It is quite normal for children of adoption to fantasize about a perfect life with the birth parents. One of my adopted children, for example, still goes through stages of believing that if she were living with her birth mom, she wouldn’t have to take her medicine, do schoolwork, or chores. Even if this were true, it would not be a good thing. Children adopted from foster care may well not have had to go to school or eat healthy food, for example, before he or she was removed or apprehended. But, it is so easy to fantasize about how perfect life would be, “only if….” When we are faced with reality, those thoughts stop. If children have birth parents in his or her lives, those children may be less likely to assume life with biological parents would be perfect because no one is perfect. Human beings make mistakes, get angry, misplace things, and run late. Children with supportive adoptive homes will see that both adoptive parents and birth parents are capable of making mistakes.
What about behavior? Foster parents know well that behavior before and after birth parent visits can swing wildly, with emotions ranging from anger to sadness. Is this a reason to consider not having openness? I don’t think so. I definitely have had adopted children be stressed right out before a birth parent visit, wanting everything to be perfect, barking orders at other kids; I have had the same child act out after a visit. In all fairness, though, I’ve had other kids who have far less contact with birth parents moon over when he or she might see the birth mother or father again and demand to do so, cry over not seeing the birth parents, or kick up a fuss. I believe that behavior can be a factor either way and that this varies largely from child to child. It isn’t predictable, because no two children will react to adoptions the same way, even in sibling groups. I have one child who really rolls with it, and is fine with her journey; I have another who has grieved the loss of her birth family extensively and is still working through her journey. The point is that there will likely, someday, be behavior around the adoption–maybe milder, maybe much rougher, but it is not predictable and may catch you off guard no matter what you do.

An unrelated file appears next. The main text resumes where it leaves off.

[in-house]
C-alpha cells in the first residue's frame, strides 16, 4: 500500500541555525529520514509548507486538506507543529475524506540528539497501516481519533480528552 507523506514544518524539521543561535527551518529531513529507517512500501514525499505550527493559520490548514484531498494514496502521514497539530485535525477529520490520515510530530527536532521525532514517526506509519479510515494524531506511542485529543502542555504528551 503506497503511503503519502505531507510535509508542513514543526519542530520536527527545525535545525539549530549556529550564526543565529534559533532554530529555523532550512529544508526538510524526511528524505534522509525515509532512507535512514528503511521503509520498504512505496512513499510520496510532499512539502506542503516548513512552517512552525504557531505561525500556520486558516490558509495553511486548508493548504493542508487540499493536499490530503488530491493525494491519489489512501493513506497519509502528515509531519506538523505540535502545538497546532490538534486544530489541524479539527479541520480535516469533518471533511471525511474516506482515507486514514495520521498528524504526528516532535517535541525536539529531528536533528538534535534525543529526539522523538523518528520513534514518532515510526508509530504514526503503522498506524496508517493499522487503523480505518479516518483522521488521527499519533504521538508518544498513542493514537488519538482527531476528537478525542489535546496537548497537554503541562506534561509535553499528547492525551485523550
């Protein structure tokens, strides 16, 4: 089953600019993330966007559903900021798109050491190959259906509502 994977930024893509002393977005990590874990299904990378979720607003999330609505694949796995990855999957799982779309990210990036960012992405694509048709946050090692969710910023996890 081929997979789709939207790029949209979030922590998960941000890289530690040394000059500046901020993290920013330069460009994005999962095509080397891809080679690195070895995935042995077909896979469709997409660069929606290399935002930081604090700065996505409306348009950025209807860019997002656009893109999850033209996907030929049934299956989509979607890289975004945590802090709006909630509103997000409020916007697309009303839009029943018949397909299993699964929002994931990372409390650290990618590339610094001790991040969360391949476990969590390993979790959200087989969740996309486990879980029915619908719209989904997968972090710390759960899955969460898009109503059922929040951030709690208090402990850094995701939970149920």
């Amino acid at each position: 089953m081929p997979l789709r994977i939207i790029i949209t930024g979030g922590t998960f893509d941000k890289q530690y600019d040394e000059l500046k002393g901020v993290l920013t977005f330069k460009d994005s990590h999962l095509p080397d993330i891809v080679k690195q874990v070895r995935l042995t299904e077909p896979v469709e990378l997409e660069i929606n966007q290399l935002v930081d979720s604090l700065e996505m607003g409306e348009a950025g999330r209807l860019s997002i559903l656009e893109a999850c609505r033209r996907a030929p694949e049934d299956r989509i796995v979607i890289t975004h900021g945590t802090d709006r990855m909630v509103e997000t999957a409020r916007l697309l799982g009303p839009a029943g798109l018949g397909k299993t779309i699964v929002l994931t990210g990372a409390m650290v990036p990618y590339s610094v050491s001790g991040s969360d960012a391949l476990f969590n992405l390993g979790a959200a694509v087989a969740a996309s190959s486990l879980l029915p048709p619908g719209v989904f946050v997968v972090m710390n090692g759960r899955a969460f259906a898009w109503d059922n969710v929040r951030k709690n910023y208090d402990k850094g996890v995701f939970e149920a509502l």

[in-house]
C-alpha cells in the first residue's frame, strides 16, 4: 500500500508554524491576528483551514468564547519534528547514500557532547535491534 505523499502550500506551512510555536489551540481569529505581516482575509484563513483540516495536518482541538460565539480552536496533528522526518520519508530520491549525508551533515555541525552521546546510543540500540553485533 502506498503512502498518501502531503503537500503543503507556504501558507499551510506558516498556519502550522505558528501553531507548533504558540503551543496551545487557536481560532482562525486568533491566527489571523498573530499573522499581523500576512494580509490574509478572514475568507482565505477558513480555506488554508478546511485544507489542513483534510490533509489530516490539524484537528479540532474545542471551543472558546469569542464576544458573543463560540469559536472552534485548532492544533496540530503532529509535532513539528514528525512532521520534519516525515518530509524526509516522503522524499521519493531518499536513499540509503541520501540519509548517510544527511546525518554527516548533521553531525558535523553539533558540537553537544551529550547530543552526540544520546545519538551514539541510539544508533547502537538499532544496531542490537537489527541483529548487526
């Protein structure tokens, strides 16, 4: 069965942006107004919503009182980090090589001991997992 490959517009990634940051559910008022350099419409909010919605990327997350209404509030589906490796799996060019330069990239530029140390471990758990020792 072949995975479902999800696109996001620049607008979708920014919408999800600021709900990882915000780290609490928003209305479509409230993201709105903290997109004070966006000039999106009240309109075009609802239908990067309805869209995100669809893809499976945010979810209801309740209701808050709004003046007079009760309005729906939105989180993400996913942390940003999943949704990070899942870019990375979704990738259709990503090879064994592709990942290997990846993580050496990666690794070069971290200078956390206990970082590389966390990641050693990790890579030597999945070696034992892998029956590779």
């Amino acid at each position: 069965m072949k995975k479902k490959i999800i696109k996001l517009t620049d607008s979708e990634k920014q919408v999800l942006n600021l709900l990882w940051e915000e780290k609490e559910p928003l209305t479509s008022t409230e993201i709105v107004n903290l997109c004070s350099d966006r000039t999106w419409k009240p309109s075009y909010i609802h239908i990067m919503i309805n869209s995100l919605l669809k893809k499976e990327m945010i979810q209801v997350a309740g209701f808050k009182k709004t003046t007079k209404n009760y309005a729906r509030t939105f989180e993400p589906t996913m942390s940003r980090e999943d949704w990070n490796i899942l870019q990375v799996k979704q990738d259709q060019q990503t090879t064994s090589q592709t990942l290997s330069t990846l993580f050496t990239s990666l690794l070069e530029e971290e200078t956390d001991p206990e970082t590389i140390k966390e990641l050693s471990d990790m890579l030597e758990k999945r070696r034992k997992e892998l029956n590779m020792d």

What about how you personally feel about the birth parents? I have heard more than one adoptive parent say he or she feels the birth parents don’t deserve to be in the lives of the kids. In cases of horrific abuse or gross misconduct, a child should never have to face a tormentor or abuser again. This is where your parental sense has to kick in. Go with your gut, but I would recommend holding the past loosely, if at all. Regret, shame, and anger are powerful, heavy emotions. Both you and your child will be freer without them. Seek professional help for emotions that are just too hard to put down.
It is also important to talk about what open adoption is not–open adoption is not forcing anyone to hug or kiss anyone, it is not forcing anyone to say “I love you”, and it is not forcing anyone to sit on a lap or hold hands. Boundaries are important–your child needs to have a voice, and be allowed to say no. It is essential. Teaching your child he or she has the right to say no can prevent abuse. If your child looks uncomfortable, step in. It is your job, and you carry the burden of it. Do it well.